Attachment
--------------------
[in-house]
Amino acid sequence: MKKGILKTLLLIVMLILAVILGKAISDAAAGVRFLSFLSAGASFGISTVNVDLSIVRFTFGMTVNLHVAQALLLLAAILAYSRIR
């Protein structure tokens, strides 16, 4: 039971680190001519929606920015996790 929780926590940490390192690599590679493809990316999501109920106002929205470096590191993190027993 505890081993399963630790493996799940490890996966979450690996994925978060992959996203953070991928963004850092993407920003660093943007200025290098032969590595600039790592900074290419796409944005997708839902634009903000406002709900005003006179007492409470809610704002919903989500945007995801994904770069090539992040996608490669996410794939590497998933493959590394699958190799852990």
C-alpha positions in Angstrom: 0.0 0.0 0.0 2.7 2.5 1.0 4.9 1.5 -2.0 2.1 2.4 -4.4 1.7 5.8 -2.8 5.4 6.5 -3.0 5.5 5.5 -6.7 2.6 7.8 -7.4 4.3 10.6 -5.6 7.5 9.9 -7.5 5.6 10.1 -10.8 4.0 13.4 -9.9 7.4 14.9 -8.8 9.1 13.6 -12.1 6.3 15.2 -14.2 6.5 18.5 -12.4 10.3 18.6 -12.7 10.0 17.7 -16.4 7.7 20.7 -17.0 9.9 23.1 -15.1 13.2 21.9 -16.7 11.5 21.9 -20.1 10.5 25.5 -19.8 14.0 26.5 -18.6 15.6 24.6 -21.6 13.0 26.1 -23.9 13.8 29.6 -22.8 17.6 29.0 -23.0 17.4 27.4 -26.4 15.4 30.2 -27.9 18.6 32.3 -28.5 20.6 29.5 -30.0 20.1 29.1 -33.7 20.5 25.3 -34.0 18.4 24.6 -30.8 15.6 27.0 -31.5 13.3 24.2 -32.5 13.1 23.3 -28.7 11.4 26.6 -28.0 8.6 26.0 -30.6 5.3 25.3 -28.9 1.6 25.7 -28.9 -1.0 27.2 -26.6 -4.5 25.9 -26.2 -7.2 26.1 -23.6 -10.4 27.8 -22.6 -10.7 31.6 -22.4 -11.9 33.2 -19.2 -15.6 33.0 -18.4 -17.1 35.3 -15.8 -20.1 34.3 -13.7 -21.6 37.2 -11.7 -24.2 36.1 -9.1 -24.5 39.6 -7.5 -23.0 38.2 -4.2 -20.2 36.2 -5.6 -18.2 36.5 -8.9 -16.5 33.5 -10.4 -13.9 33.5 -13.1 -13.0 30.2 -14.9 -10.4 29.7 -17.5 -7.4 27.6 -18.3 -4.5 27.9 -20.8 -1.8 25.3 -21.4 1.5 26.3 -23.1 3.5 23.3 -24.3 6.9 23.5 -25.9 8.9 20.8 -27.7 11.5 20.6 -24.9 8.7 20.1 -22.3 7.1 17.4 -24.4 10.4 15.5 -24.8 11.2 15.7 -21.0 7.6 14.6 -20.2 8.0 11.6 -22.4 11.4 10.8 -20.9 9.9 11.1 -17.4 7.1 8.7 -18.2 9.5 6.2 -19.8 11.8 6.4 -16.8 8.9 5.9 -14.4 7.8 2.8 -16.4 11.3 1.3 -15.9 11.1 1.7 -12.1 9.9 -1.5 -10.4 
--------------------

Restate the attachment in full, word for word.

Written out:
[in-house]
Amino acid sequence: MKKGILKTLLLIVMLILAVILGKAISDAAAGVRFLSFLSAGASFGISTVNVDLSIVRFTFGMTVNLHVAQALLLLAAILAYSRIR
């Protein structure tokens, strides 16, 4: 039971680190001519929606920015996790 929780926590940490390192690599590679493809990316999501109920106002929205470096590191993190027993 505890081993399963630790493996799940490890996966979450690996994925978060992959996203953070991928963004850092993407920003660093943007200025290098032969590595600039790592900074290419796409944005997708839902634009903000406002709900005003006179007492409470809610704002919903989500945007995801994904770069090539992040996608490669996410794939590497998933493959590394699958190799852990």
C-alpha positions in Angstrom: 0.0 0.0 0.0 2.7 2.5 1.0 4.9 1.5 -2.0 2.1 2.4 -4.4 1.7 5.8 -2.8 5.4 6.5 -3.0 5.5 5.5 -6.7 2.6 7.8 -7.4 4.3 10.6 -5.6 7.5 9.9 -7.5 5.6 10.1 -10.8 4.0 13.4 -9.9 7.4 14.9 -8.8 9.1 13.6 -12.1 6.3 15.2 -14.2 6.5 18.5 -12.4 10.3 18.6 -12.7 10.0 17.7 -16.4 7.7 20.7 -17.0 9.9 23.1 -15.1 13.2 21.9 -16.7 11.5 21.9 -20.1 10.5 25.5 -19.8 14.0 26.5 -18.6 15.6 24.6 -21.6 13.0 26.1 -23.9 13.8 29.6 -22.8 17.6 29.0 -23.0 17.4 27.4 -26.4 15.4 30.2 -27.9 18.6 32.3 -28.5 20.6 29.5 -30.0 20.1 29.1 -33.7 20.5 25.3 -34.0 18.4 24.6 -30.8 15.6 27.0 -31.5 13.3 24.2 -32.5 13.1 23.3 -28.7 11.4 26.6 -28.0 8.6 26.0 -30.6 5.3 25.3 -28.9 1.6 25.7 -28.9 -1.0 27.2 -26.6 -4.5 25.9 -26.2 -7.2 26.1 -23.6 -10.4 27.8 -22.6 -10.7 31.6 -22.4 -11.9 33.2 -19.2 -15.6 33.0 -18.4 -17.1 35.3 -15.8 -20.1 34.3 -13.7 -21.6 37.2 -11.7 -24.2 36.1 -9.1 -24.5 39.6 -7.5 -23.0 38.2 -4.2 -20.2 36.2 -5.6 -18.2 36.5 -8.9 -16.5 33.5 -10.4 -13.9 33.5 -13.1 -13.0 30.2 -14.9 -10.4 29.7 -17.5 -7.4 27.6 -18.3 -4.5 27.9 -20.8 -1.8 25.3 -21.4 1.5 26.3 -23.1 3.5 23.3 -24.3 6.9 23.5 -25.9 8.9 20.8 -27.7 11.5 20.6 -24.9 8.7 20.1 -22.3 7.1 17.4 -24.4 10.4 15.5 -24.8 11.2 15.7 -21.0 7.6 14.6 -20.2 8.0 11.6 -22.4 11.4 10.8 -20.9 9.9 11.1 -17.4 7.1 8.7 -18.2 9.5 6.2 -19.8 11.8 6.4 -16.8 8.9 5.9 -14.4 7.8 2.8 -16.4 11.3 1.3 -15.9 11.1 1.7 -12.1 9.9 -1.5 -10.4 